MACLEOD PAPPIDAS | THE DAILY WORLD
Westway Terminals plans to build two more tanks at its current facility to store crude oil for export from the Port of Grays Harbor, possibly beginning in November of next year.
MACLEOD PAPPIDAS | THE DAILY WORLD
Rail runs into the Westway Terminals bulk storage facility at the Port of Grays Harbor. Westway has begun working toward a plan to export crude oil, possibly beginning in November of next year.
Preliminary efforts by two different companies to begin exporting crude oil from the Port Grays Harbor have sparked initial opposition from the citizens group Friends of Grays Harbor and members of Citizens for a Clean Harbor, the group formed last spring to oppose a coal export terminal on the Harbor.
Members of both groups say they have numerous questions about an ongoing study of the Port’s Terminal 3 for a proposed crude oil rail-to-ship export facility.
They also want to know more about a similar proposal to export crude oil through the Port and Westway Terminals, which currently exports methanol from four tanks already at its site off Port Industrial Road. Westway already has applied for a permit with the City of Hoquiam as the lead agency, and the company said in its application that it hopes to begin exporting crude oil from rail to ship by November 2013.
A seven-point memo from FOGH’s Arthur “R.D.” Grunbaum said the group feared an oil export facility at Terminal 3 along with the Westway proposal would dramatically increase railroad traffic if permitted, and does not “take seriously the risk of spills or spill containment.”
Grunbaum also questioned what would happen in the event of a spill or accident, and noted the rail cars have to travel over a number of sensitive waterways with salmon habitat before they even get to the Harbor and the terminal in Hoquiam.
“It seemed as if they did not take seriously the risk of spills or spill containment and the devastation a spill would cause in the Harbor or along the rail route,” he said after a briefing with the development company eyeing Terminal 3. “There are 100 streams, tributary and river crossings between Chehalis and the Port property, 27 of which span major fish migration passages.”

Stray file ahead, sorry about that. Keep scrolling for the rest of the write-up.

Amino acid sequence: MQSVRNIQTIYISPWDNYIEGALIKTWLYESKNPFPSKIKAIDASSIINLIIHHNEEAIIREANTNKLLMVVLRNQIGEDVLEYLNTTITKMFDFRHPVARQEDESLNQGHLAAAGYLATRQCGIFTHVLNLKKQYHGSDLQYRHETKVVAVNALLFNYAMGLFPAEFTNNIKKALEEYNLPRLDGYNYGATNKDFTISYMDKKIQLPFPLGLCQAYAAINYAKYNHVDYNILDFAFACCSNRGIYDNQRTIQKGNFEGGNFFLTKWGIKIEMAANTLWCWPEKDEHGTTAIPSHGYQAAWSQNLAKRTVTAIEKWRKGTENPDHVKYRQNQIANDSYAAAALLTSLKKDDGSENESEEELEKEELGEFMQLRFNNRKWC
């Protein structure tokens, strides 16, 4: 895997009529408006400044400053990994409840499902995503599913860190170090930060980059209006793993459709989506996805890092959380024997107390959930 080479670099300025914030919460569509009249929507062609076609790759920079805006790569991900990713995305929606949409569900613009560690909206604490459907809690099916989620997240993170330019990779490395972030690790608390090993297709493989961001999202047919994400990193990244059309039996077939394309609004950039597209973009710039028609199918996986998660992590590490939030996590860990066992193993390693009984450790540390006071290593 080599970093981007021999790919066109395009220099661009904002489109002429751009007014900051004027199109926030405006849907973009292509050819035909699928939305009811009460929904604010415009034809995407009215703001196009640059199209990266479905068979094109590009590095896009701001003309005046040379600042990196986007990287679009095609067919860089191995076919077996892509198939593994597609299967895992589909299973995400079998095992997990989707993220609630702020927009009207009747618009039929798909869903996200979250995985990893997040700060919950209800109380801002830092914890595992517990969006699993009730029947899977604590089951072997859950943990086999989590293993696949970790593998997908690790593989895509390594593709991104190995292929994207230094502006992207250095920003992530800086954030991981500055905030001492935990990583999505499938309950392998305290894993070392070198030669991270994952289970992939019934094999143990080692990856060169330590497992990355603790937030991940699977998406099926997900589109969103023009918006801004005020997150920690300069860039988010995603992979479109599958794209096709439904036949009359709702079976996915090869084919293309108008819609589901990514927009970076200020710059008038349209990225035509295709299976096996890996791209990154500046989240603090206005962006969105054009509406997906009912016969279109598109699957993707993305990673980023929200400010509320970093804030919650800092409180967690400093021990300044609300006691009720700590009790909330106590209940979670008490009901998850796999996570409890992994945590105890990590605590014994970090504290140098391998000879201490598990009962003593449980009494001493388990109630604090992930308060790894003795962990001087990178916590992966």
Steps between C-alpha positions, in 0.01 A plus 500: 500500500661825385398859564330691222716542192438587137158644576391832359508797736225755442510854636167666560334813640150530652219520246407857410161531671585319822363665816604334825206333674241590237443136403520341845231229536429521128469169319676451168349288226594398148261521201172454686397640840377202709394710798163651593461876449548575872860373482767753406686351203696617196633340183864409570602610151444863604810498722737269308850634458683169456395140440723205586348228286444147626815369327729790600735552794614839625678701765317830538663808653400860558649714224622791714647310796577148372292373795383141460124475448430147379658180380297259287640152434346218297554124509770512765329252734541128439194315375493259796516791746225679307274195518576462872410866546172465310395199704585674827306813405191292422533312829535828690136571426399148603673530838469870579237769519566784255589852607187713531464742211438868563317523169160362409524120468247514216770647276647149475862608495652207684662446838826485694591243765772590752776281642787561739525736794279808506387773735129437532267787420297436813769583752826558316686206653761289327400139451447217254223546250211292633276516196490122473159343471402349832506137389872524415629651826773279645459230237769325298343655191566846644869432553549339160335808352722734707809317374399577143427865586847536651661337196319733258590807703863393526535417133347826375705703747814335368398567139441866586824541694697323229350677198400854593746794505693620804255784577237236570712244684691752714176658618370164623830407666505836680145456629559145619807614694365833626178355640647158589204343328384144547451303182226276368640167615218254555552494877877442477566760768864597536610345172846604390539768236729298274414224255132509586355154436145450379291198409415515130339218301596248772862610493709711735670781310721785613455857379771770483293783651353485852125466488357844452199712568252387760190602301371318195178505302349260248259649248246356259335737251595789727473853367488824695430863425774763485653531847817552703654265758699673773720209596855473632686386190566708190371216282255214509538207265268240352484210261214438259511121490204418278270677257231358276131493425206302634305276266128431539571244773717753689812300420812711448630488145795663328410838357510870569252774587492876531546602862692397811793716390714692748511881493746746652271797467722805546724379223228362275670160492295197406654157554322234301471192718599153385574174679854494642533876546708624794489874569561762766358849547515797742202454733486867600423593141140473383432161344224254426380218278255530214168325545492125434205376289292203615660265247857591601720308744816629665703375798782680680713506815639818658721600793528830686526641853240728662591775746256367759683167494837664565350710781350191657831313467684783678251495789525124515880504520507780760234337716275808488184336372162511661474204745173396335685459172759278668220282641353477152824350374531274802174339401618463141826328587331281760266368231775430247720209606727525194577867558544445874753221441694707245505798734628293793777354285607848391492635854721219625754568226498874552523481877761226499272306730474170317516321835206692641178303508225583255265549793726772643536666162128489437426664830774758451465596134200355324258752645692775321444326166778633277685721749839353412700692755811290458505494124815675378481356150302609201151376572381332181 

Grunbaum notes that the official from US Development Group, who outlined the project for Port commissioners last week, indicated the trains would be 120 tanker cars long, with two trains each day.
“That means there will also be two empty trains exiting daily,” Grunbaum said.
TERMINAL 3 PROPOSAL
Kevin LaBorne, the company’s business and development manager, told Port Commissioners Nov. 13 that his company has been studying Terminal 3 since September and will likely decide on the site early next year. The company formed Grays Harbor Rail Terminal LLC and entered into an access agreement on Sept. 11 with the Port to “conduct certain feasibility studies” at the site for a “train/marine crude oil terminal.”
LaBorne outlined preliminary ideas for building the facility, including a storage yard and rail offloading area, and said the company expects to create 30 to 50 jobs on the rail side of the proposal and a number of other longshore and dock worker jobs to load the crude oil onto ships.
Most of the crude oil would be distributed to West Coast refineries, such as the five in Washington state — two in Ferndale in Whatcom County, two near Anacortes and one in Tacoma. Other refineries that would get the crude would be in California or Hawaii, and potentially refineries in Asia, LaBorne said.
LaBorne said the Houston-based parent company expects a two-year process before it would be ready to begin operations if the Grays Harbor site is permitted and approved and a lease agreement is reached with the Port.